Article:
Embrace the power of teaching to learn better
The most powerful way to master a new skill completely is to teach it to others. It’s not a technique to be taken lightly and is not easy to master, but it’ll supercharge your learning in a powerful way and help you become an expert in your subject of choice. Unfortunately, teaching takes a lot of time. You can’t share every last bit you learn. Rather, you should use this technique for subjects that are important to you or that you need to work on.
When you’re doing something, it’s a lot easier to fudge the bits that you’re not sure about. Indeed, everything will probably work fine even if there are a few parts that you completed by trial and error. When you’re teaching, you can’t skip steps: everything must be clearly laid out for the person learning. The process of teaching will help you how to structure your thinking and see where are the gaps in your knowledge so you can fix them.
You don’t need to know a lot to teach: you only need to be a step ahead of your students. Also, your English doesn’t need to be perfect, even if it’s not your first language. You’ll get better as you go along, and if your writing is clear and structured, the knowledge you’re sharing will still be useful to someone else. I’ve been blogging for over two years and my English has greatly improved if I dare saying so, but there is still a lot I can do to improve.
If you’re ready to jump in and teach what you know, how can you do it? There are many ways to teach that will give you the full benefits of this technique:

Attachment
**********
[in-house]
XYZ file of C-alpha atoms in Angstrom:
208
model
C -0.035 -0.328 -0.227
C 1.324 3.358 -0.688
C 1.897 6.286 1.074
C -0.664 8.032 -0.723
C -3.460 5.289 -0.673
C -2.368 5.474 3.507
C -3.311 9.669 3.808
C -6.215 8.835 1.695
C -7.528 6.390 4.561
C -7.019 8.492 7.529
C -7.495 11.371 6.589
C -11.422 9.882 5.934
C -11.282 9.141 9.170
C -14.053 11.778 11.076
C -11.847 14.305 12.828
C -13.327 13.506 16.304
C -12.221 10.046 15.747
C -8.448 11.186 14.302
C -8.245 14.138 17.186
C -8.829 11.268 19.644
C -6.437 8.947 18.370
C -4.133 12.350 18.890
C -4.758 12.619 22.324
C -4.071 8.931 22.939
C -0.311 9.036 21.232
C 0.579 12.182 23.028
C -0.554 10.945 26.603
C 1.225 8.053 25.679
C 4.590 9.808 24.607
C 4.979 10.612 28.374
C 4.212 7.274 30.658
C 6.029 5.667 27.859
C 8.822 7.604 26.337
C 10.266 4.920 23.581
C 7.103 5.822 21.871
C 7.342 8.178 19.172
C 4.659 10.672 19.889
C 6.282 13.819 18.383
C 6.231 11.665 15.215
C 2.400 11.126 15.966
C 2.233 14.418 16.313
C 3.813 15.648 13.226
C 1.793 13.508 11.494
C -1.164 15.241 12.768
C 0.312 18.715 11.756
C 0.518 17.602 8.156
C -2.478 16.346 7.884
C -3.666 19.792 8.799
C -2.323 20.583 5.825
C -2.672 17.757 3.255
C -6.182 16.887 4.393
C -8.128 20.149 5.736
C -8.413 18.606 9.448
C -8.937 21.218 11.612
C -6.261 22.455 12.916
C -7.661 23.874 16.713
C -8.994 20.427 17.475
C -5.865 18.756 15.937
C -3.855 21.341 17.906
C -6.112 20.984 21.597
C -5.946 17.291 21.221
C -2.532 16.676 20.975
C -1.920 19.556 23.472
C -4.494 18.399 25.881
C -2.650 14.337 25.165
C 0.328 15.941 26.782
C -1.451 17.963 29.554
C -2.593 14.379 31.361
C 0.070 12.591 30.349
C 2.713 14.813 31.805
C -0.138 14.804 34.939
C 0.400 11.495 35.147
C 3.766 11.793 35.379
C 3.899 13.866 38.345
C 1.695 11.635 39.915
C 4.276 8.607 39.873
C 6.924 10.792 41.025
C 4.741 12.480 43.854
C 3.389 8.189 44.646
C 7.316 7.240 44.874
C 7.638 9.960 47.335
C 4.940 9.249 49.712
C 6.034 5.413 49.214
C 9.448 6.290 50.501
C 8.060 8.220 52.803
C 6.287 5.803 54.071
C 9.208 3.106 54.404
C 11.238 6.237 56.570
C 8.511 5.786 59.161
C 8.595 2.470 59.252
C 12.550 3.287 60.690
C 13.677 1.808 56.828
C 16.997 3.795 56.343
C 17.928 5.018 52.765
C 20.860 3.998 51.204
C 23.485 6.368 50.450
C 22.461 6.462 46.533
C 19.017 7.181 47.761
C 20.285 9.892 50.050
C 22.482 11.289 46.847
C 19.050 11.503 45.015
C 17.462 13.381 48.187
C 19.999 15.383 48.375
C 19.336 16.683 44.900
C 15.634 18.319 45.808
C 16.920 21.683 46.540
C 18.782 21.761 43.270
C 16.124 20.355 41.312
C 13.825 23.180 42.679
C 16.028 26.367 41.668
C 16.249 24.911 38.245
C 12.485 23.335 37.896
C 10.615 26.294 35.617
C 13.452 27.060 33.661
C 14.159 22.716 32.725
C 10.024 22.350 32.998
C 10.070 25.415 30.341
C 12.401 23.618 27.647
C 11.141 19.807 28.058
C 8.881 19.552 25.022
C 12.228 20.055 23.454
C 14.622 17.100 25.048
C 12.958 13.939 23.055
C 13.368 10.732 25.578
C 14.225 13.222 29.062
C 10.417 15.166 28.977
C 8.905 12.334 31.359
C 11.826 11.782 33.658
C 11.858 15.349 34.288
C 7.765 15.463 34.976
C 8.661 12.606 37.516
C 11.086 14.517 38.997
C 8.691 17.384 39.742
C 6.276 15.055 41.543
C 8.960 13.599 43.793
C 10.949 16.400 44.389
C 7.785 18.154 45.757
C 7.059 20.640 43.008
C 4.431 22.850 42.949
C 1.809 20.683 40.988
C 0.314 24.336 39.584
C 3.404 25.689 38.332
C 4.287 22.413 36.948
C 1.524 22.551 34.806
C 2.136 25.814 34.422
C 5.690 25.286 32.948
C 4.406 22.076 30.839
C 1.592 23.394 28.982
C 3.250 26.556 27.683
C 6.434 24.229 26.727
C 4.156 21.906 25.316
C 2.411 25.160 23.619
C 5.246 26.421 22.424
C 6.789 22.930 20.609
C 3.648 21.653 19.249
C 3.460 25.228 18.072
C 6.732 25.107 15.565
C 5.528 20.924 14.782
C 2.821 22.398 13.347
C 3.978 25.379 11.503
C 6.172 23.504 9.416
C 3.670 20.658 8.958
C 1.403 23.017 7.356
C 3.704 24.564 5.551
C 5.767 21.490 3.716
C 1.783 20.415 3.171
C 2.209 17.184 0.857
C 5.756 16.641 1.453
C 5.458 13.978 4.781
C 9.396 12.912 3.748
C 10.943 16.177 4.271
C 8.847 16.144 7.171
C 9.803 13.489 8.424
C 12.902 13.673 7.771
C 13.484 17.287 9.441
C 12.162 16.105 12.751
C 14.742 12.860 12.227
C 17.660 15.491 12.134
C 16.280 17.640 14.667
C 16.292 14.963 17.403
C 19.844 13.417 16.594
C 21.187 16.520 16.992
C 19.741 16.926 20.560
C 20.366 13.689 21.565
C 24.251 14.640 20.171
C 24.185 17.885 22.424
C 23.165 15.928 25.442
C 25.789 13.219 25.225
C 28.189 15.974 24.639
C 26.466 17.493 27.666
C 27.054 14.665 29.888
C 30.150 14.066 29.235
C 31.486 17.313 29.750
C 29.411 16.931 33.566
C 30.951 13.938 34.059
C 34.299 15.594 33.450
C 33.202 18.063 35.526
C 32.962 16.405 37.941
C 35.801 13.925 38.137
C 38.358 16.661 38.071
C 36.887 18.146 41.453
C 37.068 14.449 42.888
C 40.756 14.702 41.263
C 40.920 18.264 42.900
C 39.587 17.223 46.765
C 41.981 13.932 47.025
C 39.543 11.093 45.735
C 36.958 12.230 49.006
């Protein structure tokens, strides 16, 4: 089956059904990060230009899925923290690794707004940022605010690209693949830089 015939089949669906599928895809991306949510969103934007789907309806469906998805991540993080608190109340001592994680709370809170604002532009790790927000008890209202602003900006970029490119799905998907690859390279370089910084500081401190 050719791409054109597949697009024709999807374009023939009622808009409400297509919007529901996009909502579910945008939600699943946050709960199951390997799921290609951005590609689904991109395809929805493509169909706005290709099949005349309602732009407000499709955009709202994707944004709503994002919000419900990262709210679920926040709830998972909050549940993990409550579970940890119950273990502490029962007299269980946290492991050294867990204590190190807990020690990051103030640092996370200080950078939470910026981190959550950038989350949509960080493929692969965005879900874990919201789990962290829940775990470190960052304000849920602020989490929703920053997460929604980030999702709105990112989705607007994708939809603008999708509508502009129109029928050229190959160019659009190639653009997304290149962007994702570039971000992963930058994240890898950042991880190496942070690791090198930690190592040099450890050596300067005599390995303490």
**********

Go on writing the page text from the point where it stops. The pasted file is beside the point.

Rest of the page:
- You can write blog posts, guides, and tutorials.
- You can share your knowledge one to one at work or on open source projects.
- You can record podcasts, screencasts and short videos.
- You can give talks at your local user groups and at conferences.
Interacting with people is what makes teaching great. When you’re teaching, your students won’t have the same background as you: their questions will help refine and stretch your understanding of the subject. Everybody has their own strengths and their own way of approaching a problem, and you’ll learn from them as well.
So, go out and find people with whom you can share knowledge, volunteer to mentor people and don’t hoard all you’ve learned. You own knowledge will grow in leaps and bounds, and sharing knowledge is a joy in itself.
February 15, 2016 @ 08:13
“You don’t need to know a lot to teach: you only need to be a step ahead of your students.”
I think this statement is a key statement in this post. Just to take myself as an example, I tend to “ignore” this fact, at least in terms of what I blog about (blogging is the form of teaching I can relate to for now). I would guess this applies to others as well. I will try to keep this in mind in the future, and maybe I’ll be able to spike my learning even more.